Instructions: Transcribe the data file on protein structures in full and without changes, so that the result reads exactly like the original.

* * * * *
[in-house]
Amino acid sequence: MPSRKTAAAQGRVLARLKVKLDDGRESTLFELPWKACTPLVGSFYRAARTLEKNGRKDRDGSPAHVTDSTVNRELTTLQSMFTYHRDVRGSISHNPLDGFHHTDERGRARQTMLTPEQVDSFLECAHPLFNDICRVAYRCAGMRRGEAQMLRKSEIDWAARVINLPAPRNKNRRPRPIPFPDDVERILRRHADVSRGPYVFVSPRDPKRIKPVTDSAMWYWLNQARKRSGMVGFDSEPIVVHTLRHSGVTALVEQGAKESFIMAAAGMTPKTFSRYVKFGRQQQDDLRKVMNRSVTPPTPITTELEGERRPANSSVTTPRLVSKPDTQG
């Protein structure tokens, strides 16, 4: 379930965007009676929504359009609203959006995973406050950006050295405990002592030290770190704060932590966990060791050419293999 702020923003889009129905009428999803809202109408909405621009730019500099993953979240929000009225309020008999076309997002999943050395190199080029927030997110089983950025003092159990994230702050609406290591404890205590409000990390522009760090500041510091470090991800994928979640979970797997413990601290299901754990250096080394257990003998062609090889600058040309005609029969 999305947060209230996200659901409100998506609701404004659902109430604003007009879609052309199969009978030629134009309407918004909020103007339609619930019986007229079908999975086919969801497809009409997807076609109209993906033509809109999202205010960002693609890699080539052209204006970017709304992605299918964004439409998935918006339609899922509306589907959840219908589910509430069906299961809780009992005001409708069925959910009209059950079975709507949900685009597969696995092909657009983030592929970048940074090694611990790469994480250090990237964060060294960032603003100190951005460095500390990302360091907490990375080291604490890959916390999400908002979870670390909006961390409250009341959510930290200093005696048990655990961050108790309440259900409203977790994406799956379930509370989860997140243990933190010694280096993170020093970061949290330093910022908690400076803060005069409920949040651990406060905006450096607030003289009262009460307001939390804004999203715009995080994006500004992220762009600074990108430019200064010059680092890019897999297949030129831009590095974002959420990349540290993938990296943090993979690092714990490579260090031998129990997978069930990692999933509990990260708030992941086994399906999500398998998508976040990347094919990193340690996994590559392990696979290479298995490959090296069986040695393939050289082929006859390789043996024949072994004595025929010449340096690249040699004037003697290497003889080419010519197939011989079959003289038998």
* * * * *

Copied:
[in-house]
Amino acid sequence: MPSRKTAAAQGRVLARLKVKLDDGRESTLFELPWKACTPLVGSFYRAARTLEKNGRKDRDGSPAHVTDSTVNRELTTLQSMFTYHRDVRGSISHNPLDGFHHTDERGRARQTMLTPEQVDSFLECAHPLFNDICRVAYRCAGMRRGEAQMLRKSEIDWAARVINLPAPRNKNRRPRPIPFPDDVERILRRHADVSRGPYVFVSPRDPKRIKPVTDSAMWYWLNQARKRSGMVGFDSEPIVVHTLRHSGVTALVEQGAKESFIMAAAGMTPKTFSRYVKFGRQQQDDLRKVMNRSVTPPTPITTELEGERRPANSSVTTPRLVSKPDTQG
């Protein structure tokens, strides 16, 4: 379930965007009676929504359009609203959006995973406050950006050295405990002592030290770190704060932590966990060791050419293999 702020923003889009129905009428999803809202109408909405621009730019500099993953979240929000009225309020008999076309997002999943050395190199080029927030997110089983950025003092159990994230702050609406290591404890205590409000990390522009760090500041510091470090991800994928979640979970797997413990601290299901754990250096080394257990003998062609090889600058040309005609029969 999305947060209230996200659901409100998506609701404004659902109430604003007009879609052309199969009978030629134009309407918004909020103007339609619930019986007229079908999975086919969801497809009409997807076609109209993906033509809109999202205010960002693609890699080539052209204006970017709304992605299918964004439409998935918006339609899922509306589907959840219908589910509430069906299961809780009992005001409708069925959910009209059950079975709507949900685009597969696995092909657009983030592929970048940074090694611990790469994480250090990237964060060294960032603003100190951005460095500390990302360091907490990375080291604490890959916390999400908002979870670390909006961390409250009341959510930290200093005696048990655990961050108790309440259900409203977790994406799956379930509370989860997140243990933190010694280096993170020093970061949290330093910022908690400076803060005069409920949040651990406060905006450096607030003289009262009460307001939390804004999203715009995080994006500004992220762009600074990108430019200064010059680092890019897999297949030129831009590095974002959420990349540290993938990296943090993979690092714990490579260090031998129990997978069930990692999933509990990260708030992941086994399906999500398998998508976040990347094919990193340690996994590559392990696979290479298995490959090296069986040695393939050289082929006859390789043996024949072994004595025929010449340096690249040699004037003697290497003889080419010519197939011989079959003289038998």